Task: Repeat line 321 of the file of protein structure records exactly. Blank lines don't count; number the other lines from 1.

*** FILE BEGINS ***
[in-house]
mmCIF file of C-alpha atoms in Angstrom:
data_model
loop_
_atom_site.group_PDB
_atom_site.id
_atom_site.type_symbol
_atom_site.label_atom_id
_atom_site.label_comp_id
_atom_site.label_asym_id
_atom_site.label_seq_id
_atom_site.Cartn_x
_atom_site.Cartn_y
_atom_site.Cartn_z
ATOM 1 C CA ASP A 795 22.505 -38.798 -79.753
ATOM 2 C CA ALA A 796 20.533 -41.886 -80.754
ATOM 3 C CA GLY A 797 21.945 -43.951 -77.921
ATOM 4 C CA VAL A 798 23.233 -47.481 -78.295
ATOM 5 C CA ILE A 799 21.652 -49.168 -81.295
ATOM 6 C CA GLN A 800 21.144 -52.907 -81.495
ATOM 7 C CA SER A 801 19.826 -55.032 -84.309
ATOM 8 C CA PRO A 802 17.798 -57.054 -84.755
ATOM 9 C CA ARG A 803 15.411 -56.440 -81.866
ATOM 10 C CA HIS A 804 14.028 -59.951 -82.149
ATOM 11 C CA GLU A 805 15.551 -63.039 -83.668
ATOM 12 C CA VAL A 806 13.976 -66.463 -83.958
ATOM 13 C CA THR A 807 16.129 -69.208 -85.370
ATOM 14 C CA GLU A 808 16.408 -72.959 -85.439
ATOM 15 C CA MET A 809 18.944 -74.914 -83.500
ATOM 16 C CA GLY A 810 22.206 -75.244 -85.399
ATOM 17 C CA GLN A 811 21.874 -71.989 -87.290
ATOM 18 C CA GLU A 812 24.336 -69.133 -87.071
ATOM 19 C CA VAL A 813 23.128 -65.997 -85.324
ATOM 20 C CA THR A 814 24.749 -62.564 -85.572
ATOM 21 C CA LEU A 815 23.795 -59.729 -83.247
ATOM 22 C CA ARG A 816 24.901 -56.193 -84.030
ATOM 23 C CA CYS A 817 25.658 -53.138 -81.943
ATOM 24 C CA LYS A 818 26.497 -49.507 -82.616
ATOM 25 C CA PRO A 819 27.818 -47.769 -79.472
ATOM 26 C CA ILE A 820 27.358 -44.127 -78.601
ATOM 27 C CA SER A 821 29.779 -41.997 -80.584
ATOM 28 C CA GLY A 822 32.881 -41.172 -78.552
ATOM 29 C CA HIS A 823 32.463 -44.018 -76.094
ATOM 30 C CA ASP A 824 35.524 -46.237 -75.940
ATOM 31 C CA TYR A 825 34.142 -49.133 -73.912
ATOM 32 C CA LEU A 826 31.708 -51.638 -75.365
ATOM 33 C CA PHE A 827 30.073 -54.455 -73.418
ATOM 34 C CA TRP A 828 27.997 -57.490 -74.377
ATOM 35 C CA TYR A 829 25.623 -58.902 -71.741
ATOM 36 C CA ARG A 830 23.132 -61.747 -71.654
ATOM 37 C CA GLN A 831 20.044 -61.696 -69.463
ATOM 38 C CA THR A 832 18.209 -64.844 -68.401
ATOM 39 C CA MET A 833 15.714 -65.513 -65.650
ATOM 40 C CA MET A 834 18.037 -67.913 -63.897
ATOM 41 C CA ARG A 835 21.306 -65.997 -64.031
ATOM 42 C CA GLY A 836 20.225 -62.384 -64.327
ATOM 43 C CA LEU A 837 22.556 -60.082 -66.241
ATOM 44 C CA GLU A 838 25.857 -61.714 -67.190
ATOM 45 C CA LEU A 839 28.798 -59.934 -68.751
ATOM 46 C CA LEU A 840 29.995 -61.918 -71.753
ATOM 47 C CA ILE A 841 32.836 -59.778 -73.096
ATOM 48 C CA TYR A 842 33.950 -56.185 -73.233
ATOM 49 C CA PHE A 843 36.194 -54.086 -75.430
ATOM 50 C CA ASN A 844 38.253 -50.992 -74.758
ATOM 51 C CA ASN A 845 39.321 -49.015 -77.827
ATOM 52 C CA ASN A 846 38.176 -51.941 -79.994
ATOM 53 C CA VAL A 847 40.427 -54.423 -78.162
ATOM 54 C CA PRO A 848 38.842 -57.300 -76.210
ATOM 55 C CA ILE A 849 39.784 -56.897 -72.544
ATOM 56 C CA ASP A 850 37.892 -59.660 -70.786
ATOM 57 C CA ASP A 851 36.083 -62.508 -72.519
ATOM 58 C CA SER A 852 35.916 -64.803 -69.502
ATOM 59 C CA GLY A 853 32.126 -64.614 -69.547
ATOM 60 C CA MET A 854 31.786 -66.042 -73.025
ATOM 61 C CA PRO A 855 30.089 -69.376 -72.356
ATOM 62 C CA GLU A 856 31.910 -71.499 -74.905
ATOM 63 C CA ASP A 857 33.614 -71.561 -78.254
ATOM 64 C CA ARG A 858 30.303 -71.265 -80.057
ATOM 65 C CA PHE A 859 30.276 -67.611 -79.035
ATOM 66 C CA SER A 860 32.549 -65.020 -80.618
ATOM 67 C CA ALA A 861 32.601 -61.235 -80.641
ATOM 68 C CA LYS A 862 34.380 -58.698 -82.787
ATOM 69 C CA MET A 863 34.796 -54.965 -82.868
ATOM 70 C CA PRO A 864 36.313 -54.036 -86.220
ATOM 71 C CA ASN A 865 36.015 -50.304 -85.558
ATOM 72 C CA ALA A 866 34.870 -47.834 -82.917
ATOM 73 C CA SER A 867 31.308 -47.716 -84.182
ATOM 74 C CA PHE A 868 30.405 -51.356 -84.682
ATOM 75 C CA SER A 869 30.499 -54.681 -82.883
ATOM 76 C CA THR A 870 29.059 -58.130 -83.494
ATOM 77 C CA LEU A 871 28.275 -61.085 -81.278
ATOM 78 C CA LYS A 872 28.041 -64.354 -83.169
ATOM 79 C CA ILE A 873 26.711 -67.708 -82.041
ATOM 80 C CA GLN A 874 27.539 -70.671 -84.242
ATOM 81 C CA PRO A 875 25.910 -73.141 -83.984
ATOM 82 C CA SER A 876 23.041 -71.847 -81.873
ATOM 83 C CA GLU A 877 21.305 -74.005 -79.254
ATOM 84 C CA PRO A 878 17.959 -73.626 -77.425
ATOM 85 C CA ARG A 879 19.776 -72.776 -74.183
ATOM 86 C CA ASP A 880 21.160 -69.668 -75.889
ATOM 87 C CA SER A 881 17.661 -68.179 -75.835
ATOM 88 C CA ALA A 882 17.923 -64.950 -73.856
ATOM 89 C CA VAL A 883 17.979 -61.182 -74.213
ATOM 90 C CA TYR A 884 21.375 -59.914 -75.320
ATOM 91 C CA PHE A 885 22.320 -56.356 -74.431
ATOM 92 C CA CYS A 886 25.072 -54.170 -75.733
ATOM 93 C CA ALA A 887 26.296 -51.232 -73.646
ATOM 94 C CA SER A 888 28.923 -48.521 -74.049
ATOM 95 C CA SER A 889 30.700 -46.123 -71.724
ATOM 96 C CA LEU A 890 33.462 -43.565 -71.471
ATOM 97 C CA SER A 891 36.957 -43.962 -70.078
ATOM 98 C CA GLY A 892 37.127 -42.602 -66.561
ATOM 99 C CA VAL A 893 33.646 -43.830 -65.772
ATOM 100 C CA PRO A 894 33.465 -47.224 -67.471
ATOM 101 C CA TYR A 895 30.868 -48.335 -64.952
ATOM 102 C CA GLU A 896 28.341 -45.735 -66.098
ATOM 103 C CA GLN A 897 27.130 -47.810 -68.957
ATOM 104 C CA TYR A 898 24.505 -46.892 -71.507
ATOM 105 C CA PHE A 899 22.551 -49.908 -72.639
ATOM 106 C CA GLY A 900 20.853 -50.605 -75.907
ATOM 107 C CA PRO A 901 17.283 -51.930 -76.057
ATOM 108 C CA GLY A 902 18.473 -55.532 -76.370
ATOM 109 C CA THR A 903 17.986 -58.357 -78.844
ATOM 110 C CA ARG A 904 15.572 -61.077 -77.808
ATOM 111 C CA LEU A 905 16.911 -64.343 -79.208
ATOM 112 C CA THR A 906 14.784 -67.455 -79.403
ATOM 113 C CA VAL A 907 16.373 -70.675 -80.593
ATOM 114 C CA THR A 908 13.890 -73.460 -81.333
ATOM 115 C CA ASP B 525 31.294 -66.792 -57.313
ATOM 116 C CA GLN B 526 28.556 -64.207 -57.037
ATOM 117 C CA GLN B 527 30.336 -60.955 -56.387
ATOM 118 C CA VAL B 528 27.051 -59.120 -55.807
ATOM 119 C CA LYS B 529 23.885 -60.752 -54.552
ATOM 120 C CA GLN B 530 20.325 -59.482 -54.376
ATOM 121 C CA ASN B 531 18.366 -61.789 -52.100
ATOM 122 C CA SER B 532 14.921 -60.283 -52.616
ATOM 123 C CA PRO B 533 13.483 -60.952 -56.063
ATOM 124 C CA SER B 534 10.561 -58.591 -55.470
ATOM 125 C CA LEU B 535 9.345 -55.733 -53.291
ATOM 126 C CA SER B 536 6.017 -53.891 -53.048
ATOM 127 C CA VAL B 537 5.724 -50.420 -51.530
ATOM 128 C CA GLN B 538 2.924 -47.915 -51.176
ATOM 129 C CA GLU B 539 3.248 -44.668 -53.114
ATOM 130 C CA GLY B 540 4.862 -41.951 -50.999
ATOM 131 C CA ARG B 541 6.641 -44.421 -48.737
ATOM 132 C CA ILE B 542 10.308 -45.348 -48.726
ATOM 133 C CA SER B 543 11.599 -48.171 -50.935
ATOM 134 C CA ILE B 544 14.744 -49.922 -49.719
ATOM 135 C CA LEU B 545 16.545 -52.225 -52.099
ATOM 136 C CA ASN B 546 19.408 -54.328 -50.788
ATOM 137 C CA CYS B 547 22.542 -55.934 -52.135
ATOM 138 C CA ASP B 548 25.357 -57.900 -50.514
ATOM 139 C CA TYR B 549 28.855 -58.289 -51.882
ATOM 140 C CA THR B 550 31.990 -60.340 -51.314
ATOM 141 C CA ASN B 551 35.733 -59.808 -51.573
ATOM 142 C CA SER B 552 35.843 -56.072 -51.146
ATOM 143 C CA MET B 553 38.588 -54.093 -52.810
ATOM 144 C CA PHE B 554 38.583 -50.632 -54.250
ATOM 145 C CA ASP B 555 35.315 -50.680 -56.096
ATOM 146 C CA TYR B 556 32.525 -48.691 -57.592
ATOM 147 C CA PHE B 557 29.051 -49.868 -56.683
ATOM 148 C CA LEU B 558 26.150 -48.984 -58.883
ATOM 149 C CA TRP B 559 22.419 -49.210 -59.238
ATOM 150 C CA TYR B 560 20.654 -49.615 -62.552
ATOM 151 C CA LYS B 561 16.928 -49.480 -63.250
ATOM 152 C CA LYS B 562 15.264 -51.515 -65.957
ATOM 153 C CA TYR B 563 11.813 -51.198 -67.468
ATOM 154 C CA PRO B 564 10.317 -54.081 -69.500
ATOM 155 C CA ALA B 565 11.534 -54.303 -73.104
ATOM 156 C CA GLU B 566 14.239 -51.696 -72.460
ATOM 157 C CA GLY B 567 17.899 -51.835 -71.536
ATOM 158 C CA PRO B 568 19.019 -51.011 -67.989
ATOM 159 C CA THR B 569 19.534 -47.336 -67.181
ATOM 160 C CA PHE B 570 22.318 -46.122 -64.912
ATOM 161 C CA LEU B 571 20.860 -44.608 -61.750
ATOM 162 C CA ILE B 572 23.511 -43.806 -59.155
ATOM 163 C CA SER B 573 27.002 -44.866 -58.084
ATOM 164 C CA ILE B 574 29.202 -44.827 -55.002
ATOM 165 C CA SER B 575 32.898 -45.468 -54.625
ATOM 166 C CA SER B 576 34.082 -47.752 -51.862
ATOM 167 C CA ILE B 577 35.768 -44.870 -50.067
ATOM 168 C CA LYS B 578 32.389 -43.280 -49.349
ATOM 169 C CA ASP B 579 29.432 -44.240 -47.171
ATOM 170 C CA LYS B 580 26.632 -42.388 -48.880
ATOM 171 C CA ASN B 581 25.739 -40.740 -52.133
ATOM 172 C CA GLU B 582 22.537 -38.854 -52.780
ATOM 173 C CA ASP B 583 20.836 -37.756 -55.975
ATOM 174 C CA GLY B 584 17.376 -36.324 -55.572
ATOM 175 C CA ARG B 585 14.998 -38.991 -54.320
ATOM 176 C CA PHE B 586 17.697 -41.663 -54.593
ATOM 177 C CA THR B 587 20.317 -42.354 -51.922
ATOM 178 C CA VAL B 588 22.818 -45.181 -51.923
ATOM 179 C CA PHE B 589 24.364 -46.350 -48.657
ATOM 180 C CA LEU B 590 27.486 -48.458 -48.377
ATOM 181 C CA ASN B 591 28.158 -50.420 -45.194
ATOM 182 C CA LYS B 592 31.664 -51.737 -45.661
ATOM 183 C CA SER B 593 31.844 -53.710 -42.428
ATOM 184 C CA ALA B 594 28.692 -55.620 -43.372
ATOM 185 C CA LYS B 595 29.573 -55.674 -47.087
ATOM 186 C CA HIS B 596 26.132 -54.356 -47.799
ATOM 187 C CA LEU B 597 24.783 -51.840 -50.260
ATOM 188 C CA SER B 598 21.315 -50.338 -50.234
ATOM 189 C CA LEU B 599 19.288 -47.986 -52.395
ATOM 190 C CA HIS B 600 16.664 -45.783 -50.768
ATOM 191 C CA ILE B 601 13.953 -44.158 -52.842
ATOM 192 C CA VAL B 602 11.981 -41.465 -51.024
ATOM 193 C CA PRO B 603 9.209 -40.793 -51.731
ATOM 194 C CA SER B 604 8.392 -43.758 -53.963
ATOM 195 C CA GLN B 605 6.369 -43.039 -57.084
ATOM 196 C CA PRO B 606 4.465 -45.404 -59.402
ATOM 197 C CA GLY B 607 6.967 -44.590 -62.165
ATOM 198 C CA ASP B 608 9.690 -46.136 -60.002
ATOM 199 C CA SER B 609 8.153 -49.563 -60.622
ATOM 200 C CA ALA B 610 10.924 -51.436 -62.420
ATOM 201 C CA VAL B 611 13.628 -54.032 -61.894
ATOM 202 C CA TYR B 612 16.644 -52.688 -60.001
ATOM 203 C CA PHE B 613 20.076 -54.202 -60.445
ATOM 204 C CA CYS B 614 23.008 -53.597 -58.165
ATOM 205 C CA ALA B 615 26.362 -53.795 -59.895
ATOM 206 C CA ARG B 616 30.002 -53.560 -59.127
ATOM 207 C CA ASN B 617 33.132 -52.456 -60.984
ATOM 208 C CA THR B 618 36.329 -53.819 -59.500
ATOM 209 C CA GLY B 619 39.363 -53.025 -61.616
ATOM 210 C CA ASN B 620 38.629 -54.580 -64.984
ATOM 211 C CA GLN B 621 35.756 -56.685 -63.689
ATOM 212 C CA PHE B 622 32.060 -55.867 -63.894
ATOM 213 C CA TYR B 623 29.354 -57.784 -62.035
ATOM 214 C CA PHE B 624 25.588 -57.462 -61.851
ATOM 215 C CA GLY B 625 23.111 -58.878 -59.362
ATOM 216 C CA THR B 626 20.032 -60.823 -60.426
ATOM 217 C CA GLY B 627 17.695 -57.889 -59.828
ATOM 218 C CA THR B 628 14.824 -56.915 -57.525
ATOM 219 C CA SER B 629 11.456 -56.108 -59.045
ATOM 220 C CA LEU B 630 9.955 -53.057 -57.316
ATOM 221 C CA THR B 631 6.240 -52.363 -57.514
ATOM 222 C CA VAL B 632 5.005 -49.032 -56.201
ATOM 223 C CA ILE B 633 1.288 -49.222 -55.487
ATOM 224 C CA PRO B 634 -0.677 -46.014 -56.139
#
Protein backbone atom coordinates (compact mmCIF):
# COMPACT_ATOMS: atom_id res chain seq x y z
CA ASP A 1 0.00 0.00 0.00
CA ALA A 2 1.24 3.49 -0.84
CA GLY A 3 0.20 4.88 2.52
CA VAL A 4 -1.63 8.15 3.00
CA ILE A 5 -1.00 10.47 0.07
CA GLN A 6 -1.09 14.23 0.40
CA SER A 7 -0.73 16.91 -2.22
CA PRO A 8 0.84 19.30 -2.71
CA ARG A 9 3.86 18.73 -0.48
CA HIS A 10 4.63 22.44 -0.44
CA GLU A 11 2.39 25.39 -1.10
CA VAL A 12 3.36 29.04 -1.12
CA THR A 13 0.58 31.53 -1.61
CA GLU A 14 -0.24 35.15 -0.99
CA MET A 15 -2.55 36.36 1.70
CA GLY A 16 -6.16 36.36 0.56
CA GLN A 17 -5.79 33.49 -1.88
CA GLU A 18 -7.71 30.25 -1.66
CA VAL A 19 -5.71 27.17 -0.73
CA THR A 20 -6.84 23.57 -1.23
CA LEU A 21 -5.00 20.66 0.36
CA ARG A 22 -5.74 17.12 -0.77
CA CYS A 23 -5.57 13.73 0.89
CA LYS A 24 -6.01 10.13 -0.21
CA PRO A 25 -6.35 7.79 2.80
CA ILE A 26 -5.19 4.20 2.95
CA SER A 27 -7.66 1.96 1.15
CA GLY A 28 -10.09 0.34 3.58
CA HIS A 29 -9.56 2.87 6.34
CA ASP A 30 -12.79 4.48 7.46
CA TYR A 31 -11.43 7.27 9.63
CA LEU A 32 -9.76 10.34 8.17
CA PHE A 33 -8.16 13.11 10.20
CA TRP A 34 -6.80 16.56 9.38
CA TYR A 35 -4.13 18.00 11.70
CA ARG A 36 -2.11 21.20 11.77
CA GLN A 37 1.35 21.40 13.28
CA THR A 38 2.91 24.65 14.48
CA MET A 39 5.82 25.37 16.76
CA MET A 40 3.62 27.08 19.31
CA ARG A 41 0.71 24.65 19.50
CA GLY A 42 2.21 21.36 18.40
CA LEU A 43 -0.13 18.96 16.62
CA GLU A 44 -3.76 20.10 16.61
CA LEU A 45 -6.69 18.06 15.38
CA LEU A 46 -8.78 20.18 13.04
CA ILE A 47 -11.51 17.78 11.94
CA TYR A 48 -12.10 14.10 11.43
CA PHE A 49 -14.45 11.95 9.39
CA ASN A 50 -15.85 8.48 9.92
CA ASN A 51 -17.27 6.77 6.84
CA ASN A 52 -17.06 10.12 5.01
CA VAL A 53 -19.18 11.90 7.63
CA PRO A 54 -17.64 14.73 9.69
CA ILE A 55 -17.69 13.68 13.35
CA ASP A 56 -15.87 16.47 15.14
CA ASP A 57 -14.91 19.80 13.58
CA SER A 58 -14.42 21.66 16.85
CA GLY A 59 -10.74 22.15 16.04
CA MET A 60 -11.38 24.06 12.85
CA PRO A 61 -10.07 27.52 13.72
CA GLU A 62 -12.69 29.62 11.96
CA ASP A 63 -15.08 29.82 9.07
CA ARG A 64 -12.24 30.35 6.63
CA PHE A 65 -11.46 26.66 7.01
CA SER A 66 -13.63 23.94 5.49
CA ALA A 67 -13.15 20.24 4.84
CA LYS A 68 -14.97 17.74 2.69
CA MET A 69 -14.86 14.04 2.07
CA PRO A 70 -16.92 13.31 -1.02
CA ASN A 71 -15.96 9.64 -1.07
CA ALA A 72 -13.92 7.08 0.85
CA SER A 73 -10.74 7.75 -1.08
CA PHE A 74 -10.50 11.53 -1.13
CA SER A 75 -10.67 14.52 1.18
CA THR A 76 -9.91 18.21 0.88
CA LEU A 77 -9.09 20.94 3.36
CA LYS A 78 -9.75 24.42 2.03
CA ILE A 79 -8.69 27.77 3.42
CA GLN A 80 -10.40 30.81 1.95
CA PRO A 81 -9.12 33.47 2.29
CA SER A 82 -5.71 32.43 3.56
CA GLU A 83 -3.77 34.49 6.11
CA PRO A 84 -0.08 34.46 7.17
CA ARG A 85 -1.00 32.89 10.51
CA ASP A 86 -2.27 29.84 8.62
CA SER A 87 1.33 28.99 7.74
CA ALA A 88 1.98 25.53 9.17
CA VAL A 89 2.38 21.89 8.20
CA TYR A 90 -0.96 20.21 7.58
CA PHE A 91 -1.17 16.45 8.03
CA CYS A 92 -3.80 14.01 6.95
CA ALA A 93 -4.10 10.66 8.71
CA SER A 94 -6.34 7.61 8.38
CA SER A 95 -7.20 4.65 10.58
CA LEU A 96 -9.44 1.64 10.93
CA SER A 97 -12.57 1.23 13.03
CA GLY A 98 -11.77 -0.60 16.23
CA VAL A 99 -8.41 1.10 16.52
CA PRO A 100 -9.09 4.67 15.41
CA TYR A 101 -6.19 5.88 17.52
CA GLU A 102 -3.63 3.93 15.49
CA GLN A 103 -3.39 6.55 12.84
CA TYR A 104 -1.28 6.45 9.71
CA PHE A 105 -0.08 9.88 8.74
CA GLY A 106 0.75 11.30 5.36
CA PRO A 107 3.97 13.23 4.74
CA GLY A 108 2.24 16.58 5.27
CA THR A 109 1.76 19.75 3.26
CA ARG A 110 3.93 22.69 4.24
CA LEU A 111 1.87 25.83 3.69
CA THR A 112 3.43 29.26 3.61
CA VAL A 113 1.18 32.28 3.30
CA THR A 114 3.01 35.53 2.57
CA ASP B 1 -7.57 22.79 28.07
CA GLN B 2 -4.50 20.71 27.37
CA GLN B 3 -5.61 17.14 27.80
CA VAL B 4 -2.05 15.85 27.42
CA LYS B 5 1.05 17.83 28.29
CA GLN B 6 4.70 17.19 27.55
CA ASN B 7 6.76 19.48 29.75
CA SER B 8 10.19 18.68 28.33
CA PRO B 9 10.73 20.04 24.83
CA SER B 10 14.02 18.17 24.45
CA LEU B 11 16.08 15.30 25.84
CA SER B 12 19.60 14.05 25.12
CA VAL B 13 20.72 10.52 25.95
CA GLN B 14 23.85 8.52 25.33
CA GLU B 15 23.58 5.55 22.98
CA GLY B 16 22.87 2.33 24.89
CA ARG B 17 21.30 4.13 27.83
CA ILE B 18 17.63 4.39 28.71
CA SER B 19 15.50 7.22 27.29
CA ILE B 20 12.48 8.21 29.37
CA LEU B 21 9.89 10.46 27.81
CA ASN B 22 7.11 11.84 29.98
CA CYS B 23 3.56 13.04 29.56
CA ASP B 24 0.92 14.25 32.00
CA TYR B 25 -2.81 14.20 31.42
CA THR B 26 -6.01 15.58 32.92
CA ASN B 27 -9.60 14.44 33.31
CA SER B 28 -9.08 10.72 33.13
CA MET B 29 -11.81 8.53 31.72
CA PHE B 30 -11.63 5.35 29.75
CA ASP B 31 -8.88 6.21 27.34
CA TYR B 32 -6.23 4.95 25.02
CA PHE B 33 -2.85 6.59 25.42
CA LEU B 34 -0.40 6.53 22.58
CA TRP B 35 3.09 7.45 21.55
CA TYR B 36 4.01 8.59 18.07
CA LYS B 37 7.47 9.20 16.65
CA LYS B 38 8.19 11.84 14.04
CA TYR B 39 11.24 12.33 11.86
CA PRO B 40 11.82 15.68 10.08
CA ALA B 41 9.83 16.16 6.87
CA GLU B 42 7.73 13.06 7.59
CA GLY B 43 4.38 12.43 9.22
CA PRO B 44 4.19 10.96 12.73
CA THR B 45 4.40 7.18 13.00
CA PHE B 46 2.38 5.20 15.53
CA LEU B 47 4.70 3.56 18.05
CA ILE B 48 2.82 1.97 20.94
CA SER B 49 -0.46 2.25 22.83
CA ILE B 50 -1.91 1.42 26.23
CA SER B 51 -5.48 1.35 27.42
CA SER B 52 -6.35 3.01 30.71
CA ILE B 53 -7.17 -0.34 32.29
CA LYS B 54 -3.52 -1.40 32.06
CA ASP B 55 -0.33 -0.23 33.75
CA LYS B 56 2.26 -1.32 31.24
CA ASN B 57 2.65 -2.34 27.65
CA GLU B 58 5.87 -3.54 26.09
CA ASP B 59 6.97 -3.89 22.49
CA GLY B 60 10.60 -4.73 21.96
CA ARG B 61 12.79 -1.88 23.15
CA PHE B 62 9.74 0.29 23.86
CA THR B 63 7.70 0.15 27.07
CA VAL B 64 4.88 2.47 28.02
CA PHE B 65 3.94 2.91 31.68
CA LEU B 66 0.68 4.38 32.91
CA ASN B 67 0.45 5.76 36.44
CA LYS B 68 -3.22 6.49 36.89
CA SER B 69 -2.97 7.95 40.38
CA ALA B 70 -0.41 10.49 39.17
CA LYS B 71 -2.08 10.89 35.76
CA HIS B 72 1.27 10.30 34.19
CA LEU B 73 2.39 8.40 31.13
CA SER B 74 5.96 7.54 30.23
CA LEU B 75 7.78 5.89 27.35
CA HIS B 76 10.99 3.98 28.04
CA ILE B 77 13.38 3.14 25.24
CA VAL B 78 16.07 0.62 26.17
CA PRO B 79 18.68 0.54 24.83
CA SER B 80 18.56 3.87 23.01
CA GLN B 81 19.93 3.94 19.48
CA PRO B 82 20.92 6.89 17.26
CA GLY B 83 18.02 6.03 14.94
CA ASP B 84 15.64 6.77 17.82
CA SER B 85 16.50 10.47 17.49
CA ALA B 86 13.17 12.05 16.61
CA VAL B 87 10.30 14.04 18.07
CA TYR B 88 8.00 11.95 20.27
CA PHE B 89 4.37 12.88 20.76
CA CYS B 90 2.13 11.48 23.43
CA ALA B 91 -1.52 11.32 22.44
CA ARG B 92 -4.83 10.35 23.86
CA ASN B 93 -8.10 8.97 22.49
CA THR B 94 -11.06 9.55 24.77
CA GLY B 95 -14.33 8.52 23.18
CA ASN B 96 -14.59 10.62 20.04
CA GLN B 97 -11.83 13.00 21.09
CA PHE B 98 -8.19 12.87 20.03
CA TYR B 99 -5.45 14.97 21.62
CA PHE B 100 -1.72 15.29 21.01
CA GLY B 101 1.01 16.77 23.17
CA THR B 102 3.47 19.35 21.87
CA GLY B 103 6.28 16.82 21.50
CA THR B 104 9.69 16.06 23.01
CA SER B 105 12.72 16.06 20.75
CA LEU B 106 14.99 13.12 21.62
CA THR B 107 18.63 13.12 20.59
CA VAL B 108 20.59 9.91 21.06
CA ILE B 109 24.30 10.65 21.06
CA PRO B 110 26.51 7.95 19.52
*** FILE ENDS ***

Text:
CA GLN A 80 -10.40 30.81 1.95